EXCERPTS FROM THE BOOK...

HILLTOP DOC PHOTO CHAPTER 7
Chapter 9
Dodging Mortar
Korea, 1951

At least we brought our wounded, dying and dead
back with us, whenever possible. The Chinese often
didn’t bother.


Digging graves for Chinese dead was one of the saddest
and most horrific things on the battlefield. The stench of death unbearable. We spoke no words, focused on the digging, and then lifted and deposited the bloated, decaying bodies into the crude, shallow trenches that would be their graves.


Sometimes, if the body had sat for days, maggots and
flies feasted on the Chinese flesh. I was haunted by mothers, fathers, sibling or girlfriends in China who lost loved ones, but never would know how or where.

LEONARD ADREON, HILLTOP DOC PHOTO
Chapter 15

We paid too much
Korea, 1951

The men of my Dog Company waited in the dark. We’d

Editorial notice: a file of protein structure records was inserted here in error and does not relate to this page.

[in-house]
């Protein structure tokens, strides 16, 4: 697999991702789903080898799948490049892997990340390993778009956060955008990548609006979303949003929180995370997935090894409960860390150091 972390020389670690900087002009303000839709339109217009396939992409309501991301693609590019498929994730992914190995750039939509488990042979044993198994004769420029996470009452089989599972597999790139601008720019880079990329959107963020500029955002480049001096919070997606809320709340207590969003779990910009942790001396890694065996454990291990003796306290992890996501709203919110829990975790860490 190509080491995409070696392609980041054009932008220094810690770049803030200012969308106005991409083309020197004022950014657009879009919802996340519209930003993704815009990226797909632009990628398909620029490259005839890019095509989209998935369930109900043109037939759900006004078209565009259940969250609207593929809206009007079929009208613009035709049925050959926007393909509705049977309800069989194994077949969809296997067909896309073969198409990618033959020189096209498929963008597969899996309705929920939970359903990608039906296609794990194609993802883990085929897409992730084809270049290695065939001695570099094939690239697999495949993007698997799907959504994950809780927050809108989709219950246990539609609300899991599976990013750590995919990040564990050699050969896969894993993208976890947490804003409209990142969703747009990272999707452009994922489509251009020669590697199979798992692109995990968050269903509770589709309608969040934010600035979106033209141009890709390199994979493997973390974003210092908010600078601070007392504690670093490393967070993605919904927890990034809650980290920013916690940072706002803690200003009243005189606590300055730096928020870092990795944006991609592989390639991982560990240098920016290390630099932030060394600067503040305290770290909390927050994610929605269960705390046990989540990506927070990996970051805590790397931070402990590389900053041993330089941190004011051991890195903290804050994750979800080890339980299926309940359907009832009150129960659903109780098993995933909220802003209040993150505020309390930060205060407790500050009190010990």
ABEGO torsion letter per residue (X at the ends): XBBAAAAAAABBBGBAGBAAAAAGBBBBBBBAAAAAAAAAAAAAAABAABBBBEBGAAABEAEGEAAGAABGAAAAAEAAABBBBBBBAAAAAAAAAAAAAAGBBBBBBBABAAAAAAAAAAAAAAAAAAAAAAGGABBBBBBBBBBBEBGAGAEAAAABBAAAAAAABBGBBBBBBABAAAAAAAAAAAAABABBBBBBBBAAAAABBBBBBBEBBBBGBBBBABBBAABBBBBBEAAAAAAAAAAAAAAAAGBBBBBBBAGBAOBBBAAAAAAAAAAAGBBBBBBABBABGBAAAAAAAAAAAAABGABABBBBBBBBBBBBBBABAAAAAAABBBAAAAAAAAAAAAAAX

added equipment because we knew it would be tough. We
readied more bazookas than usual and packed lots of ammo and grenades. We’d have to take out the machine gun nests that guarded the summit.


I was one of ten corpsmen, and held my carbine loaded
and ready. All of us carried an extra med pack with plenty of morphine, bandages, and iodine tubes for the wounded.


The order came as first light trickled through the clouds.
We started up the hill.


At first it was quiet and the climb wasn’t bad. We dodged
loose rocks as they tumbled down but the slope wasn’t steep.


All hell broke loose about a third of the way up.

HILLTOP DOC PHOTO CHAPTER 24
Chapter 27

Dodging a bullet
Korea, winter 1951/1952

We searched for wounded amid a scattering of shots
from the retreating Chinese. The ambush had ended. We
worked through the night but not until the morning’s first
light could we see all the damage.


Blood was everywhere, on the road, in the trucks, and
on the hill. Bodies of our men and white-jacketed Chinese
lay scattered hundreds of feet down the road. Some Marines didn’t make it out of their trucks.


I could only speculate if any of my bullets had contributed
to that night’s destruction of young life. I’m haunted by the image of a young Chinese soldier with a white jacket covered with frozen, black blood. I’m more haunted by the bloodied bodies of my fellow Marines who were caught up in the ambush.

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